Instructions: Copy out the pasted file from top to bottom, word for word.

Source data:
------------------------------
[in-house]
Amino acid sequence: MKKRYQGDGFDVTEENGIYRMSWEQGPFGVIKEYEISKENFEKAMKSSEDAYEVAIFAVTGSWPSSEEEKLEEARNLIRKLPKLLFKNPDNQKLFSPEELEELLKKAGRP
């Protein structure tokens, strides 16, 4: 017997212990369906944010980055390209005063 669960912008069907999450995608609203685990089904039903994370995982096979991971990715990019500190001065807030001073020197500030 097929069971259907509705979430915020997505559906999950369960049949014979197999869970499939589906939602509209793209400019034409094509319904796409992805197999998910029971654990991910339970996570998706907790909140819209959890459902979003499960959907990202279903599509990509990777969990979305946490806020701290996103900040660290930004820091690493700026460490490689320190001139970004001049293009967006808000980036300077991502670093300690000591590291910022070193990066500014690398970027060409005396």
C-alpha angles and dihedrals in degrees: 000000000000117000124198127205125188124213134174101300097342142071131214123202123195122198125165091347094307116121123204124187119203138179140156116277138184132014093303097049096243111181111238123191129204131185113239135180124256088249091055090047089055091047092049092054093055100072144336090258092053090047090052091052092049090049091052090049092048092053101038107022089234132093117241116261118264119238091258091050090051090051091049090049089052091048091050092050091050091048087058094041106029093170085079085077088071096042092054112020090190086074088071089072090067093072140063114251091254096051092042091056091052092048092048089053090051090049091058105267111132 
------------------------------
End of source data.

[in-house]
Amino acid sequence: MKKRYQGDGFDVTEENGIYRMSWEQGPFGVIKEYEISKENFEKAMKSSEDAYEVAIFAVTGSWPSSEEEKLEEARNLIRKLPKLLFKNPDNQKLFSPEELEELLKKAGRP
């Protein structure tokens, strides 16, 4: 017997212990369906944010980055390209005063 669960912008069907999450995608609203685990089904039903994370995982096979991971990715990019500190001065807030001073020197500030 097929069971259907509705979430915020997505559906999950369960049949014979197999869970499939589906939602509209793209400019034409094509319904796409992805197999998910029971654990991910339970996570998706907790909140819209959890459902979003499960959907990202279903599509990509990777969990979305946490806020701290996103900040660290930004820091690493700026460490490689320190001139970004001049293009967006808000980036300077991502670093300690000591590291910022070193990066500014690398970027060409005396």
C-alpha angles and dihedrals in degrees: 000000000000117000124198127205125188124213134174101300097342142071131214123202123195122198125165091347094307116121123204124187119203138179140156116277138184132014093303097049096243111181111238123191129204131185113239135180124256088249091055090047089055091047092049092054093055100072144336090258092053090047090052091052092049090049091052090049092048092053101038107022089234132093117241116261118264119238091258091050090051090051091049090049089052091048091050092050091050091048087058094041106029093170085079085077088071096042092054112020090190086074088071089072090067093072140063114251091254096051092042091056091052092048092048089053090051090049091058105267111132 